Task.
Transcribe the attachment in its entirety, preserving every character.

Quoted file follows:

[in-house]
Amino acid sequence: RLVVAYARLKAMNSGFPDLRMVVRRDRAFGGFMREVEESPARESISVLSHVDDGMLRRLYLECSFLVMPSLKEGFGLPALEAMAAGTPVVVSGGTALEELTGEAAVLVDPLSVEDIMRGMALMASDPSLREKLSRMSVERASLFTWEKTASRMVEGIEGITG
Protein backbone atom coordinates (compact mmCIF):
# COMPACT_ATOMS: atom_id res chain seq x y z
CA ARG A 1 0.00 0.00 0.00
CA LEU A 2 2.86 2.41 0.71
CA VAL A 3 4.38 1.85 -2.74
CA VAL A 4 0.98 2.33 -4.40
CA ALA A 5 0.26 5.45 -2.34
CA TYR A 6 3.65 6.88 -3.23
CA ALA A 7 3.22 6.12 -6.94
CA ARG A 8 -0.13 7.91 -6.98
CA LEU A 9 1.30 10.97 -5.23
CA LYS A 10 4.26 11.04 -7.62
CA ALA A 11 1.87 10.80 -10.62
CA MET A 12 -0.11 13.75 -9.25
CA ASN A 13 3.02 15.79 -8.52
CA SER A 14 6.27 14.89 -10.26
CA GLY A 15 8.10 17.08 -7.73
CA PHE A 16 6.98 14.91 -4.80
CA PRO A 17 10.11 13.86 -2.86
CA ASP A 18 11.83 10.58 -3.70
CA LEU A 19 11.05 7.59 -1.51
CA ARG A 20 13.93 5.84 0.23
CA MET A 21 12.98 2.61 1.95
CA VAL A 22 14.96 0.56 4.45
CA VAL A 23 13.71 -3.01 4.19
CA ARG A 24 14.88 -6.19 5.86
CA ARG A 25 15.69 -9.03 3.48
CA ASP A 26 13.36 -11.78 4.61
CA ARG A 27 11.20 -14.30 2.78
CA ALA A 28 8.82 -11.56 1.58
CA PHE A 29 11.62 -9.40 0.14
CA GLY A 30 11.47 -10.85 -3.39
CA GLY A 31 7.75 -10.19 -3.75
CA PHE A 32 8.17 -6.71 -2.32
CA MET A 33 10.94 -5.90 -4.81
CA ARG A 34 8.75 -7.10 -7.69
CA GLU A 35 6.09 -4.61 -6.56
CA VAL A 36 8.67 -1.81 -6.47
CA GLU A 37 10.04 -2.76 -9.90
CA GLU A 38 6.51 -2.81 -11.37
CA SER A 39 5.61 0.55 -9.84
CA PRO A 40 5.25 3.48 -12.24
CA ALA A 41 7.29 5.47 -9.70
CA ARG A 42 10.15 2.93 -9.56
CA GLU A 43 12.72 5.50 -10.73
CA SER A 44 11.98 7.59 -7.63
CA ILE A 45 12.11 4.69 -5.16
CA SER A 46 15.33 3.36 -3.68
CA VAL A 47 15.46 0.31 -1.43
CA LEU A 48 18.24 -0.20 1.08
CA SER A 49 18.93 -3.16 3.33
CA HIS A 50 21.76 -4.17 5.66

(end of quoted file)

[in-house]
Amino acid sequence: RLVVAYARLKAMNSGFPDLRMVVRRDRAFGGFMREVEESPARESISVLSHVDDGMLRRLYLECSFLVMPSLKEGFGLPALEAMAAGTPVVVSGGTALEELTGEAAVLVDPLSVEDIMRGMALMASDPSLREKLSRMSVERASLFTWEKTASRMVEGIEGITG
Protein backbone atom coordinates (compact mmCIF):
# COMPACT_ATOMS: atom_id res chain seq x y z
CA ARG A 1 0.00 0.00 0.00
CA LEU A 2 2.86 2.41 0.71
CA VAL A 3 4.38 1.85 -2.74
CA VAL A 4 0.98 2.33 -4.40
CA ALA A 5 0.26 5.45 -2.34
CA TYR A 6 3.65 6.88 -3.23
CA ALA A 7 3.22 6.12 -6.94
CA ARG A 8 -0.13 7.91 -6.98
CA LEU A 9 1.30 10.97 -5.23
CA LYS A 10 4.26 11.04 -7.62
CA ALA A 11 1.87 10.80 -10.62
CA MET A 12 -0.11 13.75 -9.25
CA ASN A 13 3.02 15.79 -8.52
CA SER A 14 6.27 14.89 -10.26
CA GLY A 15 8.10 17.08 -7.73
CA PHE A 16 6.98 14.91 -4.80
CA PRO A 17 10.11 13.86 -2.86
CA ASP A 18 11.83 10.58 -3.70
CA LEU A 19 11.05 7.59 -1.51
CA ARG A 20 13.93 5.84 0.23
CA MET A 21 12.98 2.61 1.95
CA VAL A 22 14.96 0.56 4.45
CA VAL A 23 13.71 -3.01 4.19
CA ARG A 24 14.88 -6.19 5.86
CA ARG A 25 15.69 -9.03 3.48
CA ASP A 26 13.36 -11.78 4.61
CA ARG A 27 11.20 -14.30 2.78
CA ALA A 28 8.82 -11.56 1.58
CA PHE A 29 11.62 -9.40 0.14
CA GLY A 30 11.47 -10.85 -3.39
CA GLY A 31 7.75 -10.19 -3.75
CA PHE A 32 8.17 -6.71 -2.32
CA MET A 33 10.94 -5.90 -4.81
CA ARG A 34 8.75 -7.10 -7.69
CA GLU A 35 6.09 -4.61 -6.56
CA VAL A 36 8.67 -1.81 -6.47
CA GLU A 37 10.04 -2.76 -9.90
CA GLU A 38 6.51 -2.81 -11.37
CA SER A 39 5.61 0.55 -9.84
CA PRO A 40 5.25 3.48 -12.24
CA ALA A 41 7.29 5.47 -9.70
CA ARG A 42 10.15 2.93 -9.56
CA GLU A 43 12.72 5.50 -10.73
CA SER A 44 11.98 7.59 -7.63
CA ILE A 45 12.11 4.69 -5.16
CA SER A 46 15.33 3.36 -3.68
CA VAL A 47 15.46 0.31 -1.43
CA LEU A 48 18.24 -0.20 1.08
CA SER A 49 18.93 -3.16 3.33
CA HIS A 50 21.76 -4.17 5.66